Just being close, it turns out, isn’t going to be good enough.
As in, for example, how close Kansas State came to pulling off an upset of No. 19 West Virginia in Saturday’s 87-83, double-overtime loss that opened Big 12 play.
“We compete with Top 25 teams, but we’ve gotta find a way to beat one of them,” K-State coach Bruce Weber said. “It’s gotta move forward at some point.”
A case could be made that K-State, 10-3, with almost an entirely new roster, is moving forward, as would be suggestive of the close loss to the Mountaineers.
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But that was no consolation for the Wildcats after they dropped a game that swung on a handful of plays.
“The league is tough, and you’re going to have games like that go right to the end,” said K-State junior guard Wesley Iwundu. “(Saturday) was that type of game, that type of environment. And we fought, but we didn’t step up in the end and finish.”
K-State took a 34-33 halftime lead on back-to-back baskets by Iwundu and Carlbe Ervin. The Wildcats were 7 of 17 at the free-throw line in the opening half — they finished 28 of 43 — and got nine combined points from leading scorers Iwundu, Justin Edwards and Dean Wade.
But West Virginia wasn’t having an easy time scoring either.
“I’m looking down our bench, and I’m not seeing anybody with any chance, whatsoever, to make a shot,” said West Virginia coach Bob Huggins, who coached at K-State for one season in 2006-07. “I’m looking through our plays and it was just like ‘Nope, that won’t work. That won’t work, either,’ so I just thought let’s try to get the ball to the rim.”
West Virginia, 12-1, adapted well in the second half. Huggins abandoned a man-to-man defense in favor of a 1-3-1 zone that produced better results and went to a ball-screen offense that opened up lanes to the rim for reserve Jaysean Paige, who finished with a game-high 25 points.
“I saw a matchup I thought we could exploit,” Huggins said. “And Jaysean is our best guy at getting the ball to the rim. They were driving everything to the rim, and we did an absolutely horrible job of trying to stay in front of them, so I thought with the zone we could make them take more perimeter shots.”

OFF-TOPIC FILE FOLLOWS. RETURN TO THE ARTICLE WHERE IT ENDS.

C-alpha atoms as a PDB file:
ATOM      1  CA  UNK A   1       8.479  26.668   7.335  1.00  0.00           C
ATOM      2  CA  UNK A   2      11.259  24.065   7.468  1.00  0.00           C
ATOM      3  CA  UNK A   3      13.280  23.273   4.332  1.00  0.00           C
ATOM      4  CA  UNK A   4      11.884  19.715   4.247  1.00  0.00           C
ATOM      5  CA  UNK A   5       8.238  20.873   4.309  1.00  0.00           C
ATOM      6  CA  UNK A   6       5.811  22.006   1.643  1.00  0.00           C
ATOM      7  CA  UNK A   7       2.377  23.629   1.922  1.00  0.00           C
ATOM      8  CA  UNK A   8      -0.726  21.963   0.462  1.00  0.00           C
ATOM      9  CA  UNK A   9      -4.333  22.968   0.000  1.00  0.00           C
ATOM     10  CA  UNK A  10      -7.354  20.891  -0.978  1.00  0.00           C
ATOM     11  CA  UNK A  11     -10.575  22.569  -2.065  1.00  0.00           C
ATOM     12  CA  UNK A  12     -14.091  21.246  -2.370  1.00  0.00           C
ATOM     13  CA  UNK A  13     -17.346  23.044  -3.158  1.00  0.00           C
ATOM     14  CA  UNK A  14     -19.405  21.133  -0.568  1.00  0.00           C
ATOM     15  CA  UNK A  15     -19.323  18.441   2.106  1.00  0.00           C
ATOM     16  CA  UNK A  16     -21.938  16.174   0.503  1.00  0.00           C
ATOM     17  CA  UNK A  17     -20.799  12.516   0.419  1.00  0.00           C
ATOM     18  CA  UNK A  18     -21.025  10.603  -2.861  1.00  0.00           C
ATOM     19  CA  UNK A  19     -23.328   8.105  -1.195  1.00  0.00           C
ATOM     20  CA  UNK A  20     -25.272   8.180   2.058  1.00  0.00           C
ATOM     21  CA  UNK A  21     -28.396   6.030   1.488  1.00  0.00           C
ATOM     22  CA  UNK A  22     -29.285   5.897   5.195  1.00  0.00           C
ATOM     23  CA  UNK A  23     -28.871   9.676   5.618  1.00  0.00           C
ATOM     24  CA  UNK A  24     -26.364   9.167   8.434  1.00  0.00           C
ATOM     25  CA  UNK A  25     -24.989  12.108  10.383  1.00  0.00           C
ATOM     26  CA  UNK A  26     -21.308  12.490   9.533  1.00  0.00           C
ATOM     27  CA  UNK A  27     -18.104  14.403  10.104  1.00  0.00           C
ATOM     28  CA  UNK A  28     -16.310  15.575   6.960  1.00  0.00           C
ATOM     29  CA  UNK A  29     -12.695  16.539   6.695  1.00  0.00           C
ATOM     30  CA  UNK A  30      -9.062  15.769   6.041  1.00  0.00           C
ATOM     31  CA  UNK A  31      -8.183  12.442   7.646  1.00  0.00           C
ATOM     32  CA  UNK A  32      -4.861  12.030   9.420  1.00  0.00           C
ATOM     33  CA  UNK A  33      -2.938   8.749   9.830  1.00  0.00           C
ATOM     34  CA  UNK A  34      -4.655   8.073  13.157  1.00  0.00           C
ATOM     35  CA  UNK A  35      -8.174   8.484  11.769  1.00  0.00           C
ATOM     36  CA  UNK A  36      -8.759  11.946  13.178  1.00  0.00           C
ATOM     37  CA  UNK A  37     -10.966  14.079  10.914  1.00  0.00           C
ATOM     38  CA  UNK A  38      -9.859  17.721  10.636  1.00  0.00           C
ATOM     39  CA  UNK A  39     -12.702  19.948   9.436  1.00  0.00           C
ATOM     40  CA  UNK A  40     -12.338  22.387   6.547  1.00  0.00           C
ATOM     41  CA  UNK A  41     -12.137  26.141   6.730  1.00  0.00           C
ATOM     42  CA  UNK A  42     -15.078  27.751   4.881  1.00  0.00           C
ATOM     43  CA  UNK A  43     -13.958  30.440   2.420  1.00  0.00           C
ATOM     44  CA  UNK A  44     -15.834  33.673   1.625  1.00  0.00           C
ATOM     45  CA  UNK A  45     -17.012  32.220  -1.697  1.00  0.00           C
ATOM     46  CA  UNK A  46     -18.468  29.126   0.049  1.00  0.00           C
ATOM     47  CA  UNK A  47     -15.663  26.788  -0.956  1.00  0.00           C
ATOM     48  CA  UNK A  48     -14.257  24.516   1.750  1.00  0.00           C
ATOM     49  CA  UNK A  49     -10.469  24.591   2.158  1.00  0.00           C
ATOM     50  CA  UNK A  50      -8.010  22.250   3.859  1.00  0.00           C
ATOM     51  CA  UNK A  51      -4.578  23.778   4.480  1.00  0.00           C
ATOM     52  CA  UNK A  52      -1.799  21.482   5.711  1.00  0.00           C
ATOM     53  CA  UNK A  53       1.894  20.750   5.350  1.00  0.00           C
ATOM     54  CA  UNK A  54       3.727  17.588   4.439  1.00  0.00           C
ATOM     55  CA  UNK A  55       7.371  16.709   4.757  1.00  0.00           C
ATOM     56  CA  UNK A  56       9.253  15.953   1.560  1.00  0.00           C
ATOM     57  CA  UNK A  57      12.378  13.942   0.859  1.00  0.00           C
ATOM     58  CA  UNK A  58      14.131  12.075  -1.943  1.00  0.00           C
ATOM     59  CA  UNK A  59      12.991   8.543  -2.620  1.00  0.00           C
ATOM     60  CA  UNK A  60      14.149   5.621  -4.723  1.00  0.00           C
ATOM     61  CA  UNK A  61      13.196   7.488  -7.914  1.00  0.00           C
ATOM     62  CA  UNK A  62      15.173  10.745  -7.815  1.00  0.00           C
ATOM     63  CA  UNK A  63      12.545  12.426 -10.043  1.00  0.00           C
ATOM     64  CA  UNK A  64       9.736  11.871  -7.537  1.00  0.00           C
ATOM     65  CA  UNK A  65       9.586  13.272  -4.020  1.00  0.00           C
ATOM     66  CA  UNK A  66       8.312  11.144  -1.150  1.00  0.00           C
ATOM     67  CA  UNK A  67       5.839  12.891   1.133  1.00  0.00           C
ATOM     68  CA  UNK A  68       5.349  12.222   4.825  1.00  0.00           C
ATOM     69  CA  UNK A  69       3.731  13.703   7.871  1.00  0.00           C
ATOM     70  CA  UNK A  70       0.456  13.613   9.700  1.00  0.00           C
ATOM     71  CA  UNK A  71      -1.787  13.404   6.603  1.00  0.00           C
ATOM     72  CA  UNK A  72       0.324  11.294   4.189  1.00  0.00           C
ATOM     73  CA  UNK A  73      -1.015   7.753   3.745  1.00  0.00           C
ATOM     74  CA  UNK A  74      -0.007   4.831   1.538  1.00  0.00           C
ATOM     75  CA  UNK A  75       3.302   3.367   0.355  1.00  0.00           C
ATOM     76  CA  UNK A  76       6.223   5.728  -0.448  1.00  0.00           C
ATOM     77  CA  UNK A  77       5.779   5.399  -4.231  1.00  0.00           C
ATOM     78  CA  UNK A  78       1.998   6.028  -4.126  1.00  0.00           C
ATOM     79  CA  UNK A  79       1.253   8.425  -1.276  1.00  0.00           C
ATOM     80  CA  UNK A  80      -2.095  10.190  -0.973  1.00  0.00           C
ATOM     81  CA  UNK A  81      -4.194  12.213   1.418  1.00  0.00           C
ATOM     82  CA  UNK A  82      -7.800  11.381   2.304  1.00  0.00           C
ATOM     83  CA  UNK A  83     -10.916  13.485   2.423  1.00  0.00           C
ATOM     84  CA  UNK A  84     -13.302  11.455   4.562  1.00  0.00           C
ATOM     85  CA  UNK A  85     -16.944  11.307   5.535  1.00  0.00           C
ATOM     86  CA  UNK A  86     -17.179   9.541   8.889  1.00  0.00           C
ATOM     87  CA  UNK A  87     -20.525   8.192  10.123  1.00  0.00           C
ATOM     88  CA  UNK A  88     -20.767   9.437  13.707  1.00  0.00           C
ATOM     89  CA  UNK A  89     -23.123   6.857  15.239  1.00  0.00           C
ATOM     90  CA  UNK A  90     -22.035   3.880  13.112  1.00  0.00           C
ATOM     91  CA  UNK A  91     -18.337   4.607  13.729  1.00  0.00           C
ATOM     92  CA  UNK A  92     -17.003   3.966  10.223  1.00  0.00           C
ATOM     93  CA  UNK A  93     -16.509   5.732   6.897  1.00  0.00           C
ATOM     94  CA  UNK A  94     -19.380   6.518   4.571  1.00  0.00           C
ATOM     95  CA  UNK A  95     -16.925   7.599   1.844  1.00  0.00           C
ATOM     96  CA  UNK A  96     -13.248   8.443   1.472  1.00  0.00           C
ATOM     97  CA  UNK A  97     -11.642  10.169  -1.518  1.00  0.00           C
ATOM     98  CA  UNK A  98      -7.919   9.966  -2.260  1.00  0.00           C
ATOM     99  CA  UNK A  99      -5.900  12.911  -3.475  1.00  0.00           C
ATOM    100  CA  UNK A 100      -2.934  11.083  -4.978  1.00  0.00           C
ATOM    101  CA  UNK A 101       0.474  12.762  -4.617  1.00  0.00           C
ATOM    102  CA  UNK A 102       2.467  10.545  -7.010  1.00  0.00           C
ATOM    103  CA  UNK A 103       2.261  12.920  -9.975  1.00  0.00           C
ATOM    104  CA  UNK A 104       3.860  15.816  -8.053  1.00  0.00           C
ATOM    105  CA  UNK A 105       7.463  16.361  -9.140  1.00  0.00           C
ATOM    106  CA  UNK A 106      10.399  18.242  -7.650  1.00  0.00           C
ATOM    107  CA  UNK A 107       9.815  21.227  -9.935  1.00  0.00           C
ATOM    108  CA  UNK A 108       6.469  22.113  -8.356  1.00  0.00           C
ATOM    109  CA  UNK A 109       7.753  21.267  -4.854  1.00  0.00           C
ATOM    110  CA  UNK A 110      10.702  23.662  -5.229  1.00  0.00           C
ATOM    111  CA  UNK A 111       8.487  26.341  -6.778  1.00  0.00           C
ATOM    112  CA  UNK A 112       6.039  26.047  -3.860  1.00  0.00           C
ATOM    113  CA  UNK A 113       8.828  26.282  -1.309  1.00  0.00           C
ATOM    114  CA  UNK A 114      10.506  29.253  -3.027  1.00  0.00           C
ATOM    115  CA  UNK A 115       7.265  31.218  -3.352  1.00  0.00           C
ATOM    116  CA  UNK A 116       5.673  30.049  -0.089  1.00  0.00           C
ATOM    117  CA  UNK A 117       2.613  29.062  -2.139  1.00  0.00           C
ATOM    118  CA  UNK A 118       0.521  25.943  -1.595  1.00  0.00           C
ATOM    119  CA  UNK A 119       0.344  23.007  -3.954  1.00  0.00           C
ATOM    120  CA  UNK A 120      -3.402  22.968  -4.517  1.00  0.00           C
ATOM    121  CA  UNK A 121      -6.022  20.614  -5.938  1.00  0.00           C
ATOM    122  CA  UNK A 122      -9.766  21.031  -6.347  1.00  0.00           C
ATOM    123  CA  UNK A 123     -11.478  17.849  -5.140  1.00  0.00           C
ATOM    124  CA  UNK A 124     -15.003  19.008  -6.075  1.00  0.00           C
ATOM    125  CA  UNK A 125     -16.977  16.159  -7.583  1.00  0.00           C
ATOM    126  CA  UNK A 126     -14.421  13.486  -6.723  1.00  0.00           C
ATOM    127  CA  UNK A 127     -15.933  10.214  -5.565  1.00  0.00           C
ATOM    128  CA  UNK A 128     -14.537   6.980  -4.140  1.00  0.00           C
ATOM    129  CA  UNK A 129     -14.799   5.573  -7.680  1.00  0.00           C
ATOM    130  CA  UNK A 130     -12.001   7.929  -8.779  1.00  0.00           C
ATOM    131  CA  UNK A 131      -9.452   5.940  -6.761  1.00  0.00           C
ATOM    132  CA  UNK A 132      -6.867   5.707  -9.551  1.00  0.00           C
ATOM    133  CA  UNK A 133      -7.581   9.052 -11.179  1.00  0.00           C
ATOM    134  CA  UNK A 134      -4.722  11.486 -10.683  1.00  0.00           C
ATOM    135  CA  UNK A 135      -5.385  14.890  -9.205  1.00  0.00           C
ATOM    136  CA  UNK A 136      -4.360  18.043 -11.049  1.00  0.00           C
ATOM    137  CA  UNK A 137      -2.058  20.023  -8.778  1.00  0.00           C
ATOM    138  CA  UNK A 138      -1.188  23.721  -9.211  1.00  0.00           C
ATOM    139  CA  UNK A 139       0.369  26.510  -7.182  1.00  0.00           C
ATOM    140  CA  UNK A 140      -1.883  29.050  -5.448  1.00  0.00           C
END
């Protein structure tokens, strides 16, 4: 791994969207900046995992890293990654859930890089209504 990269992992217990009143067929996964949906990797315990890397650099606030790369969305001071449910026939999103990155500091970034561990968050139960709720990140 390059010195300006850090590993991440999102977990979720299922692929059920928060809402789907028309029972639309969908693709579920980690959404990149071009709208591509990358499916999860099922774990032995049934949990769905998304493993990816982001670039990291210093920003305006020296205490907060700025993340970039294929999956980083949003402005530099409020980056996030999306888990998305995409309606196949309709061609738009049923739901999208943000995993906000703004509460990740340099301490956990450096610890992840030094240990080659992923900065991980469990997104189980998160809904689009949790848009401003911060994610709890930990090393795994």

The Wildcats had answers. Freshman guard Barry Brown had a team-high 20 points and Iwundu’s second half was better. He finished with 16 points and seven rebounds after a four-point, zero-rebound first half.
“(West Virginia) goes to the glass so well and so aggressively,” Weber said. “We needed our guards to come in and help rebound, which I thought they did a better job of in the second half.”
K-State’s D.J. Johnson tied the game at 69-69 on two free throws with 21.1 seconds left in regulation, but Iwundu’s runner at the top of the key bounced off the rim at the buzzer, sending the game to overtime.
A basket by Brown with 1:31 left in overtime tied the game at 75-75, and after a shot-clock violation call on West Virginia was reversed, the Mountaineers’ Jevon Carter missed a jumper with three seconds left, forcing another overtime.
In the deciding overtime, Tarik Phillip hit a floater in the lane that gave West Virginia an 85-83 lead with 1:08. Then Iwundu lost the ball out of bounds on a drive with 4.5 seconds left. Carter made two free throws that sealed the win for the Mountaineers.
In a game in which the referees seemed to be playing catch-up from the start — A shot by K-State’s Johnson was blocked out of bounds in the first half, but the ball was given back to West Virginia, and Iwundu had a shot that seemed like an obvious goaltending go as a no-call at the end of the first half — Weber only took serious exception to the final play for K-State.
Freshman Kamau Stokes added 15 points for K-State, and Wade finished with 13 points, all in the second half.